Money market

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Differentiation between money, capital and credit markets

The money market is that sub-market of the financial market on which short-term money supply and short-term money demand meet with the money market interest rate formed from this .


The money supply is offset by the money demand on the money market. Trade properties are central bank balance , day and time deposits , repo and lending transactions , short term securities ( money market instruments ), facilities of Central Bank (z. B. main refinancing of the ECB ), money market derivatives ( forward rate agreements , overnight index swaps , money market futures ), Treasury Bills or Change . Central banks ( money supply ), credit institutions ( money supply / money demand ) and other financial intermediaries , large companies from the non-bank sector or the state and its subdivisions ( public administration , state-owned companies , municipal companies ) ( money demand ) act as market participants . Also transactions of the interbank market and the international credit transactions take place partly on the money market. As money buyers, investors belong to the market participants of an extended money market concept. The price on the money market is generally called the money market rate. Transactions are carried out over the counter , e.g. B. on the phone, completed by so-called money dealers. The traded minimum denomination is usually 1 million euros.

The capital market differs from the money market primarily in the maturity of the objects of sale. This classification was introduced in 1909 by the economist Arthur Spiethoff . On the money market, it relates to terms or maturities of less than two years, whereby the differentiation is made differently. The medium term (2–4 years) is assigned to either the money market or the capital market in specialist literature .

Money supply

In the banking system , money is a liability on the balance sheet because it is on the liabilities side of the balance sheet in the form of cash at the central bank and as sight deposits at commercial banks . In terms of the balance sheet, the supply of money is therefore the willingness of the banking system to accept liabilities that represent money.

In modern economies, money is offered, ie “produced”, by the central bank and commercial banks. Accordingly, a distinction is made between central bank money and commercial bank money in the money supply. The central bank money consists of cash and reserves that commercial bank money is created as part of the active money creation . The central bank controls the supply of money directly (central bank money) or indirectly (in the case of commercial bank money) through interest rates, open market operations and the minimum reserves .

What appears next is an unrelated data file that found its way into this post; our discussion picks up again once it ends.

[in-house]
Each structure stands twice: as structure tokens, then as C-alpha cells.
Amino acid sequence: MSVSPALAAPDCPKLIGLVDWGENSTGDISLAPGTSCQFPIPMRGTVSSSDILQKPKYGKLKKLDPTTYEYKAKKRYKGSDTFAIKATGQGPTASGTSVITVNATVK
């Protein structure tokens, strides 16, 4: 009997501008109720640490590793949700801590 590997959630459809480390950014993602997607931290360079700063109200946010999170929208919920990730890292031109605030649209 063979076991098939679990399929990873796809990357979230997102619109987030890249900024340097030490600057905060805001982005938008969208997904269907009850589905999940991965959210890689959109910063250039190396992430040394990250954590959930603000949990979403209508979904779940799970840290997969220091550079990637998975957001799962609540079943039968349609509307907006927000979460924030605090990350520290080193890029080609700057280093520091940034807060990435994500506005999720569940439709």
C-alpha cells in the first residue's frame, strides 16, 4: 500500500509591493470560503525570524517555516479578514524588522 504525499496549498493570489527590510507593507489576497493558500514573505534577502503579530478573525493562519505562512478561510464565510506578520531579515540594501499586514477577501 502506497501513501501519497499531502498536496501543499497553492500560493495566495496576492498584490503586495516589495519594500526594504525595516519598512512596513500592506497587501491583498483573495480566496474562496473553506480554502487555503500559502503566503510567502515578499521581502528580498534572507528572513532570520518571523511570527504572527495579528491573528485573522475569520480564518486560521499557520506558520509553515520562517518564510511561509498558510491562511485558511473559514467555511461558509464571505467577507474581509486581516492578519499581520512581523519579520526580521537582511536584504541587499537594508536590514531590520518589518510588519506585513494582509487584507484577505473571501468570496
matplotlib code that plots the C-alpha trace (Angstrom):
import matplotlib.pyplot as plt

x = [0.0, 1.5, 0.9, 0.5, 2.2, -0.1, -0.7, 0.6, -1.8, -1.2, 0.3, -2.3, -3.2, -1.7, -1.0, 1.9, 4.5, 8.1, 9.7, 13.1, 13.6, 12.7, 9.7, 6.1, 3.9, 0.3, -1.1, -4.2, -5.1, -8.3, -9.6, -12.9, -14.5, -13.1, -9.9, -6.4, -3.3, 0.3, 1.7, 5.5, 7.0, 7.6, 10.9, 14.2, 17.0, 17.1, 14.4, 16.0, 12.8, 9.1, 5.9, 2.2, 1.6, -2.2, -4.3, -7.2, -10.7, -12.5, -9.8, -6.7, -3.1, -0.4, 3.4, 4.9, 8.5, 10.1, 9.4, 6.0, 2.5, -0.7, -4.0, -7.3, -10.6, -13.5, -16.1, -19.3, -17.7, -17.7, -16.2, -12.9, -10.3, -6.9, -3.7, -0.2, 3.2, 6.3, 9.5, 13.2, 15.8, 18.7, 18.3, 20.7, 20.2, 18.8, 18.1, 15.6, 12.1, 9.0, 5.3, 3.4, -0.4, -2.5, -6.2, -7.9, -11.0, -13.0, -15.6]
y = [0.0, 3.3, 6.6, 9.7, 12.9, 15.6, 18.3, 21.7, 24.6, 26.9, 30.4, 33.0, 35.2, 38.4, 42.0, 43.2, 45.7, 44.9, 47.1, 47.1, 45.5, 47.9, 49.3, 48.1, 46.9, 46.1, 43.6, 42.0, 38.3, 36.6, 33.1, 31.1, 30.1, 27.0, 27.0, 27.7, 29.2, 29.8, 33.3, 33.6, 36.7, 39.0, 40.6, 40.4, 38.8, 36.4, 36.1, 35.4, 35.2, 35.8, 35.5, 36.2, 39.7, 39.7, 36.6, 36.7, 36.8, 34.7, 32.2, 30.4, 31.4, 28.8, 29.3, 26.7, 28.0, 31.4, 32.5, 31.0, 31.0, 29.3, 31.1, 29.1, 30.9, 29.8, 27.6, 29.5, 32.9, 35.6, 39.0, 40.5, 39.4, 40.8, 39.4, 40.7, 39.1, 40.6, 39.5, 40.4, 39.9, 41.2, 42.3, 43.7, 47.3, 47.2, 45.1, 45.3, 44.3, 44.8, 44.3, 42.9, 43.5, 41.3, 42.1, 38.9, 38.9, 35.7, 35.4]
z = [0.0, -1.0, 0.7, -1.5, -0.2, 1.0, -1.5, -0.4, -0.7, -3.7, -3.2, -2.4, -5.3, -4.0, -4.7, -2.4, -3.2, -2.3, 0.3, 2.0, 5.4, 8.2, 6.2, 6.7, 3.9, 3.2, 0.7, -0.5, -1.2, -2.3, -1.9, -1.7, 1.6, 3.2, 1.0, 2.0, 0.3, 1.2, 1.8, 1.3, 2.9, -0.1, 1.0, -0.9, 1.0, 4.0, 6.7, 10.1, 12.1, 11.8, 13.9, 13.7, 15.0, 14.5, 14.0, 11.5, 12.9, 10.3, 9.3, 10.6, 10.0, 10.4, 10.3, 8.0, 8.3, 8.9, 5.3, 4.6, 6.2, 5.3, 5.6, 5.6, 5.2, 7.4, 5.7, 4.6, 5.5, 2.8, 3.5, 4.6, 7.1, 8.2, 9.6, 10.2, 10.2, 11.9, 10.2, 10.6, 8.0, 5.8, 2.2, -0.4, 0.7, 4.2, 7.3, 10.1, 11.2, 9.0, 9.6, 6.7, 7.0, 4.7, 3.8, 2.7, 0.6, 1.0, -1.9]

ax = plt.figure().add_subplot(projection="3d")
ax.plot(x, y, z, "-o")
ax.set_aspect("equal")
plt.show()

Demand for money

Money demand is the amount of money that economic agents demand in the money market . The (latent) need for money only becomes a demand for money when the economic entities appear as market participants on the money market and ask for money (cash, book money) there.

Demand for money arises from the need to bridge the time gaps between income and expenditure . There is therefore a demand for money when payments are due for the purchase of goods and services (for consumption or investments ), for investments or for the repayment of debts ( transaction fund ). If there is uncertainty about the amount of the transaction requirement, there is a demand for money to protect against illiquidity ( precautionary fund ). Money for hoarding purposes because of price and interest rate expectations (speculative fund) also creates demand for money. If the nominal gross domestic product plus trade in used goods (transaction volume) increases in the national economy at a constant velocity of circulation of money, the demand for money increases proportionally. It falls when the interest rate rises .

Interest rate control by the central bank

Bundesbank short-term money market rates since 1980

The control of money market rates is one of the most important monetary policy activities of central banks . The European Central Bank (ECB) controls money market rates via the main refinancing rate , the marginal lending rate and the deposit rate , which means that the money market rate usually always moves between the last two rates mentioned, which together form the interest rate corridor .

In addition to the quantitative method of discount policy , the US Federal Reserve (FED) controls money market rates using a target range for the federal funds rate . The Swiss National Bank is pursuing a similar strategy. Their quantitative control takes place via the above. Buyback agreements, direct control of the interest rate using a target range for the three-month Libor .

Within the interest rate corridor, the money market interest rate is based on the relationship between the supply of central bank money and the demand for central bank money, whereby the money market interest rate to be paid is based on the shortest possible notice period at which the money market loan must be repaid.

Market equilibrium

Macroeconomics examines, among other things, the market equilibrium . The findings about this can also be transferred to the money market, where we are specifically talking about the money market equilibrium. The money market equilibrium arises on the money market when the demand for money coincides with the supply of money :